Can the right to private property be claimed as one of the `rights of mankind'? This is the central question of this comprehensive and critical examination of the subject of private property. Jeremy Waldron contrasts two types of arguments about rights: those based on historical entitlement, and those based on the importance of property to freedom. He provides a detailed discussion of the theories of property found in Locke's Second Treatise and Hegel's Philosophy of Right to (...)
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  25. Fundamental Properties of Fundamental Properties.M. Eddon - 2013 - In Karen Bennett Dean Zimmerman (ed.), Oxford Studies in Metaphysics, Volume 8. pp. 78-104.
    Since the publication of David Lewis's ''New Work for a Theory of Universals,'' the distinction between properties that are fundamental – or perfectly natural – and those that are not has become a staple of mainstream metaphysics. Plausible candidates for perfect naturalness include the quantitative properties posited by fundamental physics. This paper argues for two claims: (1) the most satisfying account of quantitative properties employs higher-order relations, and (2) these relations must be perfectly natural, for otherwise the perfectly natural properties (...)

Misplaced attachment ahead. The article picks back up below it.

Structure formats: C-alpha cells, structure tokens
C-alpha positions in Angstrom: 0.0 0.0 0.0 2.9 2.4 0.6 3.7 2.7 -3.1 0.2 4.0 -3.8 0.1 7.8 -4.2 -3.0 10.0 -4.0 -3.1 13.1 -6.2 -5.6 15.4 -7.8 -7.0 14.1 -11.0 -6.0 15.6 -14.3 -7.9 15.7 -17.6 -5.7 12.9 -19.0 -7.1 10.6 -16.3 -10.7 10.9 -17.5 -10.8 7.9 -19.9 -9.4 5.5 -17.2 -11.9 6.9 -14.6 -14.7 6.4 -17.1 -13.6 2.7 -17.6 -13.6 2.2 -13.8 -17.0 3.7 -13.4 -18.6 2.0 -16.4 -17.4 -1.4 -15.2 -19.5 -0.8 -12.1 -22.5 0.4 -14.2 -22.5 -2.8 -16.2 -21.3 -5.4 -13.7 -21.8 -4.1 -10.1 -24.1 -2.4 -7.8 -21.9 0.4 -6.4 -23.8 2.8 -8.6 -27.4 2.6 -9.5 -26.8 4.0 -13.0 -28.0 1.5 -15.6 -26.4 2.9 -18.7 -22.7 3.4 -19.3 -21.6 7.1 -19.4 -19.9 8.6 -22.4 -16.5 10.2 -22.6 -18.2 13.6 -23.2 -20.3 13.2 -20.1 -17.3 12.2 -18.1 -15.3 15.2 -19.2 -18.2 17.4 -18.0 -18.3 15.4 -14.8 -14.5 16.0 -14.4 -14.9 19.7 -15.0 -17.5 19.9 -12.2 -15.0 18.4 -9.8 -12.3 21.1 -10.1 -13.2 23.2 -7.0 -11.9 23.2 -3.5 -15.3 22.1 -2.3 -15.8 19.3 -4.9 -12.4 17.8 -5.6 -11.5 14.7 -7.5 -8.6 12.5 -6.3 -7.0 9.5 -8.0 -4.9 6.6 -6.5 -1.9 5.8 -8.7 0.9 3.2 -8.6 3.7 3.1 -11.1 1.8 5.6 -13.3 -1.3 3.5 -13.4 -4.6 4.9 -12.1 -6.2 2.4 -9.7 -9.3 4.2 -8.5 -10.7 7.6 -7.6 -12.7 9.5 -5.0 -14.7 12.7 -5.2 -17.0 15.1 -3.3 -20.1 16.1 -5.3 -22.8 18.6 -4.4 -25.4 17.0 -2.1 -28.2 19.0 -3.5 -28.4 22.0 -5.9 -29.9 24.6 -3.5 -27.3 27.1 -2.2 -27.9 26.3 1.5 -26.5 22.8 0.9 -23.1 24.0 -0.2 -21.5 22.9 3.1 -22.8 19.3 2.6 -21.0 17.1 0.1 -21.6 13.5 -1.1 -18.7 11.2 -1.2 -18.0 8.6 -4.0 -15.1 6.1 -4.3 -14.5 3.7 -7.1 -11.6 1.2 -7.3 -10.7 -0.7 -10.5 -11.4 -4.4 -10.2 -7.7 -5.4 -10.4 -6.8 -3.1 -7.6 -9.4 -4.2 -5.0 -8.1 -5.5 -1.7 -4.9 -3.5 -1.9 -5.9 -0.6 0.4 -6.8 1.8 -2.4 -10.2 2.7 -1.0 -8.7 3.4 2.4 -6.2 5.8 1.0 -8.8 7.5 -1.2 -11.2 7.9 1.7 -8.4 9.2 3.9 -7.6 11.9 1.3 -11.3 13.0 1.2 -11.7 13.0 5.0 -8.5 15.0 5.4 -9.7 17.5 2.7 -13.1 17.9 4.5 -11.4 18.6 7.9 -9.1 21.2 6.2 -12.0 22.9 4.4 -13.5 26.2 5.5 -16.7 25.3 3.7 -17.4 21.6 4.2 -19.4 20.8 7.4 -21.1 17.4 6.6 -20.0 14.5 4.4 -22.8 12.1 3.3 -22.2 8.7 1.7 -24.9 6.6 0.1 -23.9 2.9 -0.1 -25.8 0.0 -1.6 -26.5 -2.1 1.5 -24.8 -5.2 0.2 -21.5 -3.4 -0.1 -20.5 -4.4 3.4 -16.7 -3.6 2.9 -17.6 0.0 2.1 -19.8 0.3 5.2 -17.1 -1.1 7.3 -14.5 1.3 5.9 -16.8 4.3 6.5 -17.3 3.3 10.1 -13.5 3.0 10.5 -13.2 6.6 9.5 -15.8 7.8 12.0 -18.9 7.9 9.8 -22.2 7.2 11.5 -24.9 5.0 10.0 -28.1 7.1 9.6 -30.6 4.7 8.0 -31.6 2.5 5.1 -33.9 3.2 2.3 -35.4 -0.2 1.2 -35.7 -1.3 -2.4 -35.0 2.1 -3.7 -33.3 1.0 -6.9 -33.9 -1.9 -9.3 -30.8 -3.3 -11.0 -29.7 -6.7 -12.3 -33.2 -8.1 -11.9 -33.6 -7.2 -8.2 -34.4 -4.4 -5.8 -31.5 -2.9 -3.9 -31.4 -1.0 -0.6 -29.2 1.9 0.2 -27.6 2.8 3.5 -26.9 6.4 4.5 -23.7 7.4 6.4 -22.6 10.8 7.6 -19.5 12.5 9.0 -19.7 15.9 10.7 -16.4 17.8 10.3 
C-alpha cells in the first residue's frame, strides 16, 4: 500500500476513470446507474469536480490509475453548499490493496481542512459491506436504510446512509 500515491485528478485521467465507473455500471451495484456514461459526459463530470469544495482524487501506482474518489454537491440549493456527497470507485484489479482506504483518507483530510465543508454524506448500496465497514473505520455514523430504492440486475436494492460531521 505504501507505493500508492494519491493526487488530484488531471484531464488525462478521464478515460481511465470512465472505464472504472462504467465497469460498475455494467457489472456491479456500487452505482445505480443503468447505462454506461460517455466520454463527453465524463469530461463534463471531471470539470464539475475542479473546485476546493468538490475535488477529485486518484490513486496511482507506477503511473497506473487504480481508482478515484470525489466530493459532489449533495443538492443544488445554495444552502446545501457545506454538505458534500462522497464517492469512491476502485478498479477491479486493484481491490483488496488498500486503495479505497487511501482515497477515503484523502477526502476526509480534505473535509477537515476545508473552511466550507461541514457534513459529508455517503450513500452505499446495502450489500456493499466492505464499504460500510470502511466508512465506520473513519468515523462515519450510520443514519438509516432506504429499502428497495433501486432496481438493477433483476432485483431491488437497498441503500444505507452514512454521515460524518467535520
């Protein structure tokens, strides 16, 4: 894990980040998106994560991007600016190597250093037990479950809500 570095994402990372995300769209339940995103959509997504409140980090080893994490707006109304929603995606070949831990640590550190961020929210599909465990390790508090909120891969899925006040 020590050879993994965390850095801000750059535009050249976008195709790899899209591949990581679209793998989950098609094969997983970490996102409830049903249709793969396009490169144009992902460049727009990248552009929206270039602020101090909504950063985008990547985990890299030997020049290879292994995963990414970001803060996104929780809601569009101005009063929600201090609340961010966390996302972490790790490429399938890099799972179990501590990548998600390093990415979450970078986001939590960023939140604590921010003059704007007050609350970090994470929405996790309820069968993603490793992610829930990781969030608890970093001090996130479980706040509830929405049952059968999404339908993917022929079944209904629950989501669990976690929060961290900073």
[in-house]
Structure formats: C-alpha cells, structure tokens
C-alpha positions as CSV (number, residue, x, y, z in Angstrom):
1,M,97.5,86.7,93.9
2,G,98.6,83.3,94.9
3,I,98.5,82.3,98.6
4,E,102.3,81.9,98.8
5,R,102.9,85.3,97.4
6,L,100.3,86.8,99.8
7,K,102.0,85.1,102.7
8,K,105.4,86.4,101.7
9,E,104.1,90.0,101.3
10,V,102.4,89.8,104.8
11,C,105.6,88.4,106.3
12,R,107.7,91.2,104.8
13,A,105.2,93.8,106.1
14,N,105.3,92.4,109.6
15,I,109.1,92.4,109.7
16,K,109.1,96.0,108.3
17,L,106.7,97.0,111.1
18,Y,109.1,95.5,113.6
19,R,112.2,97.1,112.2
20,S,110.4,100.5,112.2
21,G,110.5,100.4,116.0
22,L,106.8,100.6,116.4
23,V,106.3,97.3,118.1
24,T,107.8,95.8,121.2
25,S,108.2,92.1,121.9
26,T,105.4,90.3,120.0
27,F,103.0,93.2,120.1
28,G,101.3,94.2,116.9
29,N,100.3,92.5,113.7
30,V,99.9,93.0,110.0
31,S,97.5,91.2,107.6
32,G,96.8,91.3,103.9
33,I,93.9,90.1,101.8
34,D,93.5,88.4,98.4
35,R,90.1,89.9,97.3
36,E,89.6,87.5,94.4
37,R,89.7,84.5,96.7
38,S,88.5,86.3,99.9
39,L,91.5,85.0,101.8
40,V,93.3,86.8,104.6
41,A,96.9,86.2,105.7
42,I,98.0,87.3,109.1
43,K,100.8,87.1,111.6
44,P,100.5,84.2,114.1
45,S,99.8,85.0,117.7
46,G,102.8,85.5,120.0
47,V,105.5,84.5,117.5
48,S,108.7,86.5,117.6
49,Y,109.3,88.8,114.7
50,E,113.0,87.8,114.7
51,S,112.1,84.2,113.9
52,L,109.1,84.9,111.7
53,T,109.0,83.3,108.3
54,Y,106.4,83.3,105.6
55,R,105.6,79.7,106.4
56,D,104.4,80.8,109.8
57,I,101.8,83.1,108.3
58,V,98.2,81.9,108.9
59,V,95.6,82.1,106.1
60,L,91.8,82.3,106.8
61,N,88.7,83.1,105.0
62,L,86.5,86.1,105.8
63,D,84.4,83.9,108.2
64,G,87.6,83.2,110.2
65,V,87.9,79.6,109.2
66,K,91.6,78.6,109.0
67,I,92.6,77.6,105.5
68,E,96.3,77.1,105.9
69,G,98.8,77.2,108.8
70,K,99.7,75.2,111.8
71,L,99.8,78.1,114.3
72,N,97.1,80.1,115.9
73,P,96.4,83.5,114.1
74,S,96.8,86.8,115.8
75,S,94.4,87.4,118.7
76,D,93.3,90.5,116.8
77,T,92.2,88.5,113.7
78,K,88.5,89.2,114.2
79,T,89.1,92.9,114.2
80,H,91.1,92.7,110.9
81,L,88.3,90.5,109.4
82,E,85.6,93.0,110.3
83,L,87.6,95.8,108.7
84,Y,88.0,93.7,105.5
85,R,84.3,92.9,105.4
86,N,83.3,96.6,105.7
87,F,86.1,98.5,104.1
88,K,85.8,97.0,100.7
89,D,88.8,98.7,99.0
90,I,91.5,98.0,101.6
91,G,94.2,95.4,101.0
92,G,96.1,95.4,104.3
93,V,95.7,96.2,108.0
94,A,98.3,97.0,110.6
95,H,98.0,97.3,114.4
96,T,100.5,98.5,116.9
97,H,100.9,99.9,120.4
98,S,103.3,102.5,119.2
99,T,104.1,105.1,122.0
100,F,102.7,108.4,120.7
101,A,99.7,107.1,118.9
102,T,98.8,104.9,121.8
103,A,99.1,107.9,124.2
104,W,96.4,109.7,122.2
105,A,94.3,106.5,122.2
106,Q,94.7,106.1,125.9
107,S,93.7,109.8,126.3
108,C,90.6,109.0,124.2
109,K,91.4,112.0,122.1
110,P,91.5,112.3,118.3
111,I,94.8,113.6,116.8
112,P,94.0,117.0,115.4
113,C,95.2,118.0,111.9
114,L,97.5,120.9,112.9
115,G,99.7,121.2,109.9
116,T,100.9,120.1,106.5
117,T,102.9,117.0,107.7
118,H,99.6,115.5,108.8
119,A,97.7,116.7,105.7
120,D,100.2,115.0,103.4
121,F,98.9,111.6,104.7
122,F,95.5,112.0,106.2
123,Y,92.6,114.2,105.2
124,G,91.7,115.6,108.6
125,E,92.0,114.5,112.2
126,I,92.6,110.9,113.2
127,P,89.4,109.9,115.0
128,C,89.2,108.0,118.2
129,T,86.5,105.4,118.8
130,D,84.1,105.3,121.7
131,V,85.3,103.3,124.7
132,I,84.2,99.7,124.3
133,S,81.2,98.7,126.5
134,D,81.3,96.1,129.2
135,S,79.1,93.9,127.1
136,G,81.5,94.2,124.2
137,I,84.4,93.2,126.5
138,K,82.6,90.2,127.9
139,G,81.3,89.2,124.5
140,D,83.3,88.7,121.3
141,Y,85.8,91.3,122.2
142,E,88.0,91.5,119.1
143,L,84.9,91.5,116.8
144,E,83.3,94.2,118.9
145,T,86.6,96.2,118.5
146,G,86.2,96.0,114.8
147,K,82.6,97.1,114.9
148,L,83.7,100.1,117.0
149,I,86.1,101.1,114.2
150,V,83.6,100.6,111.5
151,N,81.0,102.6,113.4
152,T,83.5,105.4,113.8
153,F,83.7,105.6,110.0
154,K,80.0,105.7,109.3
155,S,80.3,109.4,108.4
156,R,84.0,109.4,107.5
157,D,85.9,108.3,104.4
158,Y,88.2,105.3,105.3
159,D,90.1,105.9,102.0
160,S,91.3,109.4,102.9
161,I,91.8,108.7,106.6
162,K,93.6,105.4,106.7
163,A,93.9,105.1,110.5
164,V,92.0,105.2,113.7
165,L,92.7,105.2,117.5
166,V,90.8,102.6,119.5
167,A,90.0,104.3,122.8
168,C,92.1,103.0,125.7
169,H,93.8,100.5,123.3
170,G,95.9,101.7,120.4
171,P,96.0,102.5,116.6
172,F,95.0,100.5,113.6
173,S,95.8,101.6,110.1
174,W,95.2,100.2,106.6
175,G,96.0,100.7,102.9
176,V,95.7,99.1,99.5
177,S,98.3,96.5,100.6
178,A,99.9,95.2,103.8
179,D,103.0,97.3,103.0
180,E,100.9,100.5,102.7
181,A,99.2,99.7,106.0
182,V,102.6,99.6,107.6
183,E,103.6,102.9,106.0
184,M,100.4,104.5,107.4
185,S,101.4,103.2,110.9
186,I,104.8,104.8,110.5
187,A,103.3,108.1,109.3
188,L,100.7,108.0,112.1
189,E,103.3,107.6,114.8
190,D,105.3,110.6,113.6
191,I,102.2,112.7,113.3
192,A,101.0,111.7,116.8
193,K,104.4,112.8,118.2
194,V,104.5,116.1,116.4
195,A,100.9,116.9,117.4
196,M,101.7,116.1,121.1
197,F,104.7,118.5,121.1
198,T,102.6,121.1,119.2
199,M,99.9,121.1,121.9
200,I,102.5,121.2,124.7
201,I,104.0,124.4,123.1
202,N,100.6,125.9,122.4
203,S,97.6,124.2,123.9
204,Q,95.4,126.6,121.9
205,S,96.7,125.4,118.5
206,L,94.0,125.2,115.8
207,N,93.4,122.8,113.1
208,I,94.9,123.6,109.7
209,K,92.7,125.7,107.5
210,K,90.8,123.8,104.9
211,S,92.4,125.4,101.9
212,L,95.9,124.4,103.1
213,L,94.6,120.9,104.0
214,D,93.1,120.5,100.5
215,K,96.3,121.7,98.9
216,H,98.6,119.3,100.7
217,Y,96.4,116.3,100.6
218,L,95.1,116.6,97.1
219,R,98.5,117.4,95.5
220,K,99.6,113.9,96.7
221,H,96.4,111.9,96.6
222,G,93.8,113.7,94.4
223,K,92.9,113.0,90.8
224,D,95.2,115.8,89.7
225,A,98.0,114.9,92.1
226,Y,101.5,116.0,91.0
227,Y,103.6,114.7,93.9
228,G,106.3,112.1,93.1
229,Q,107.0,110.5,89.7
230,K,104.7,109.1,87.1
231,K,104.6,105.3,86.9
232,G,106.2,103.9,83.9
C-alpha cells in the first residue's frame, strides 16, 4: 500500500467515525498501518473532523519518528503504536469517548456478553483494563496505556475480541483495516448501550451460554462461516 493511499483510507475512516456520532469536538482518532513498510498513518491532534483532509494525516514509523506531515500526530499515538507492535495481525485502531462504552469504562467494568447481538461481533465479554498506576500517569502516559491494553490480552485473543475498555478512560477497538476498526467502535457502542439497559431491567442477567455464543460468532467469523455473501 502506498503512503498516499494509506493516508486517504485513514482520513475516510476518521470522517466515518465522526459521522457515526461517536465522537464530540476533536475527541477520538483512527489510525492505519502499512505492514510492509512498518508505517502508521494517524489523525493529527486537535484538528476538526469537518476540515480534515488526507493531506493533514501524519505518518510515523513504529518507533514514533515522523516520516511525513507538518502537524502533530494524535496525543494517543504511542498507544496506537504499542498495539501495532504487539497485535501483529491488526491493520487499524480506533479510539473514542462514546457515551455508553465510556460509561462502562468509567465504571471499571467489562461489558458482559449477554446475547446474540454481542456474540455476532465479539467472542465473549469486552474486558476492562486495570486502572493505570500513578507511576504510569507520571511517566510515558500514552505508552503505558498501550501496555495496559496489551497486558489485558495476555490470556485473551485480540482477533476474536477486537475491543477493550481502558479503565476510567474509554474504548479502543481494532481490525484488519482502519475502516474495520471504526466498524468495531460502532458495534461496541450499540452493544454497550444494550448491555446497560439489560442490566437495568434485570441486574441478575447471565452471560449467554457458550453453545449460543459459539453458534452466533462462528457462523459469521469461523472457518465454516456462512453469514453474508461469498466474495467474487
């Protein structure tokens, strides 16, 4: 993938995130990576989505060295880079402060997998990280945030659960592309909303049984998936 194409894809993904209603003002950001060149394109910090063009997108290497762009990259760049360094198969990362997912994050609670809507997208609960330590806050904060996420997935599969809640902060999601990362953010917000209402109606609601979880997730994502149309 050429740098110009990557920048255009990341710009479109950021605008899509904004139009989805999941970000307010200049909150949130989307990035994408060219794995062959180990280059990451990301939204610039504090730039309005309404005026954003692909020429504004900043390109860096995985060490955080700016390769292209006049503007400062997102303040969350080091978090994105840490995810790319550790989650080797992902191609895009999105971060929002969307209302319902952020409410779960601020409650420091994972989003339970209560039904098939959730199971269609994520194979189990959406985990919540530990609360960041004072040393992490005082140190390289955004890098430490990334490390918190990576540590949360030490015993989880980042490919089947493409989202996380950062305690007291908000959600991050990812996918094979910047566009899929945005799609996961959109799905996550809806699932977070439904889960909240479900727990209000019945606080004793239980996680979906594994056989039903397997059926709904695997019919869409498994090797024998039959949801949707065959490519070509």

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  26. Quantitative Properties.M. Eddon - 2013 - Philosophy Compass 8 (7):633-645.
    Two grams mass, three coulombs charge, five inches long – these are examples of quantitative properties. Quantitative properties have certain structural features that other sorts of properties lack. What are the metaphysical underpinnings of quantitative structure? This paper considers several accounts of quantity and assesses the merits of each.
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  27. Natural Properties.Cian Dorr - 2019 - Stanford Encyclopedia of Philosophy 2019.
  28.  24
    Exclusion: Property Analogies in the Immigration Debate.Jeremy Waldron - 2017 - Theoretical Inquiries in Law 18 (2):469-489.
    By what right do sovereign states prohibit migrants from entering their territories? It cannot be assumed that they do, certainly not as a matter of the way we define “sovereignty.” Can the sovereign right to exclude immigrants be derived from the sovereign’s status as owner of the territory it controls? This Article shows that the idea of the sovereign as owner is too problematic to be the basis of any argument for the right to exclude. It also argues against the (...)
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  29. Inherent Properties and Statistics with Individual Particles in Quantum Mechanics.Matteo Morganti - 2009 - Studies in History and Philosophy of Science Part B: Studies in History and Philosophy of Modern Physics 40 (3):223-231.